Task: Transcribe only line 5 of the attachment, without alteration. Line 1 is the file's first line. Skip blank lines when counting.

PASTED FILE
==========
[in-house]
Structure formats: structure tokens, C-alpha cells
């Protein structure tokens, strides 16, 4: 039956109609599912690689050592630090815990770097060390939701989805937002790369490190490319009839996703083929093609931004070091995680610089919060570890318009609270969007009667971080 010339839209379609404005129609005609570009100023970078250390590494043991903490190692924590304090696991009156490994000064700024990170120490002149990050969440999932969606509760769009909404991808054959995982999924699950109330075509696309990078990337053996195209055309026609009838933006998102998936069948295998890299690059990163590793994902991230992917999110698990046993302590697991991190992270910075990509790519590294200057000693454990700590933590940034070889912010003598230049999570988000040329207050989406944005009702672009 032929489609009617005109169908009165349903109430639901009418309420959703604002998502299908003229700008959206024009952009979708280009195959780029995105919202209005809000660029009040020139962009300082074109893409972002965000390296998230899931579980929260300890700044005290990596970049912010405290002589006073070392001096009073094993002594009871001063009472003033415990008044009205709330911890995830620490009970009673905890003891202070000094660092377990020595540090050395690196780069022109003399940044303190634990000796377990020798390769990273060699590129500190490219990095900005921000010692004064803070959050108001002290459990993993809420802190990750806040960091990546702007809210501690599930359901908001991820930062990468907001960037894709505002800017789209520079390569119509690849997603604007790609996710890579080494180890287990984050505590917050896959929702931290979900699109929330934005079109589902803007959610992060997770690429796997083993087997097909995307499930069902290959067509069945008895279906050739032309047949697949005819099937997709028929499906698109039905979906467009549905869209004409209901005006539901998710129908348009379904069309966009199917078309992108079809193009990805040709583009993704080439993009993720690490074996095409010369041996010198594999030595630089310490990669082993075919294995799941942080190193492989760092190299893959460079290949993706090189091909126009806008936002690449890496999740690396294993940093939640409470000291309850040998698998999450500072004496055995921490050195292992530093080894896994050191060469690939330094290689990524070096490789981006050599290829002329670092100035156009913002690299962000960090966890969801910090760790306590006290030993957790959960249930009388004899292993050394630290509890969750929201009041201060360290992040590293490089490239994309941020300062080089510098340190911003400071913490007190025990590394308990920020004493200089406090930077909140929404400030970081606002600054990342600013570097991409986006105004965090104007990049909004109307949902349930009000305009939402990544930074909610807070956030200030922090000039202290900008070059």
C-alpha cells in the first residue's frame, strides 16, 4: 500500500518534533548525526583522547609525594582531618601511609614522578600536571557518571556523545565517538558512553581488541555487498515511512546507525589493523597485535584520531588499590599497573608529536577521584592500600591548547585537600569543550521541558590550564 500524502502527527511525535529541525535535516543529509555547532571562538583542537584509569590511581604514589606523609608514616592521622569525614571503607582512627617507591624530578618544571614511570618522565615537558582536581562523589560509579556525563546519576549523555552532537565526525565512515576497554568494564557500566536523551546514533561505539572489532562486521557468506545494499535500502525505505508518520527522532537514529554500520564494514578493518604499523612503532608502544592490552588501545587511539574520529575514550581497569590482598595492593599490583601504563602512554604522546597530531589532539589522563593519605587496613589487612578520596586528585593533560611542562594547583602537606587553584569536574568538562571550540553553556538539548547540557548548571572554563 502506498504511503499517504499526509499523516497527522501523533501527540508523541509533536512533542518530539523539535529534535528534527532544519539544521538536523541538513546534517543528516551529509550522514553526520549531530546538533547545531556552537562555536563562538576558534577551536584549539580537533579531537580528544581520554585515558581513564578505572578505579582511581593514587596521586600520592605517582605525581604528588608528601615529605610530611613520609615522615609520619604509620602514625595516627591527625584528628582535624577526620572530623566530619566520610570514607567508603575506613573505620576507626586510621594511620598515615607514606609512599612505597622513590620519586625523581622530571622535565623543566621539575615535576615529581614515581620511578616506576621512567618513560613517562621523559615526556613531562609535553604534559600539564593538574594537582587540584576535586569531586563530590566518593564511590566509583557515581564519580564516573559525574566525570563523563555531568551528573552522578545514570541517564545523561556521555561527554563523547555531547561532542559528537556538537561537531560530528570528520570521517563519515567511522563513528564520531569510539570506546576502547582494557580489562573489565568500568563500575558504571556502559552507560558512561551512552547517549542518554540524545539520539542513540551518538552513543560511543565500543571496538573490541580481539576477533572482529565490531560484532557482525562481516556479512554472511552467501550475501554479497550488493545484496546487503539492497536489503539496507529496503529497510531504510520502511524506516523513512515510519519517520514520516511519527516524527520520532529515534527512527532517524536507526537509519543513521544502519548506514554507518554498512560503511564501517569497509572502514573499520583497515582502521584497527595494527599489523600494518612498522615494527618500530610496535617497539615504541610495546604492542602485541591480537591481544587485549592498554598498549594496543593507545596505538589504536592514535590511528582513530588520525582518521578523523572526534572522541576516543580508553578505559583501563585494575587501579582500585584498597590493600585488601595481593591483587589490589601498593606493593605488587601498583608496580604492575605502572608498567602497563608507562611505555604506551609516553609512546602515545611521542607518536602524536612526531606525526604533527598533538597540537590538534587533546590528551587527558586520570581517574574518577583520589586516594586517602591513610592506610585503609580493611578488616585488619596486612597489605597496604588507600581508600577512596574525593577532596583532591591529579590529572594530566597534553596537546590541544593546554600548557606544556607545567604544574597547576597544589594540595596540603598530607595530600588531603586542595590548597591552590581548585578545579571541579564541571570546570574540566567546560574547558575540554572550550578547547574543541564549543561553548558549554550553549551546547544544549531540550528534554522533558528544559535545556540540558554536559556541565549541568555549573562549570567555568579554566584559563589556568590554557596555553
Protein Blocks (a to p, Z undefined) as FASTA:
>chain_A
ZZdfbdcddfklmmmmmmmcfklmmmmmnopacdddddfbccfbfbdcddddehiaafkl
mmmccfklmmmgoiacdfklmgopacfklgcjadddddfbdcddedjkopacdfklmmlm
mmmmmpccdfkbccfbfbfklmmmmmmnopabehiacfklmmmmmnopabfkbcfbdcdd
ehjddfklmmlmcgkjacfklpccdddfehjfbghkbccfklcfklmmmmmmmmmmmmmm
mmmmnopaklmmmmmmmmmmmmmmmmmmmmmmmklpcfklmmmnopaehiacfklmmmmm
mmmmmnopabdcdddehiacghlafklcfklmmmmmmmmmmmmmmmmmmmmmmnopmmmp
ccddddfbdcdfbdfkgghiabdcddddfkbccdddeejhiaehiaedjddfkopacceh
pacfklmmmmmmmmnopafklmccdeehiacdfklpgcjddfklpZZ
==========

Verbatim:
Protein Blocks (a to p, Z undefined) as FASTA: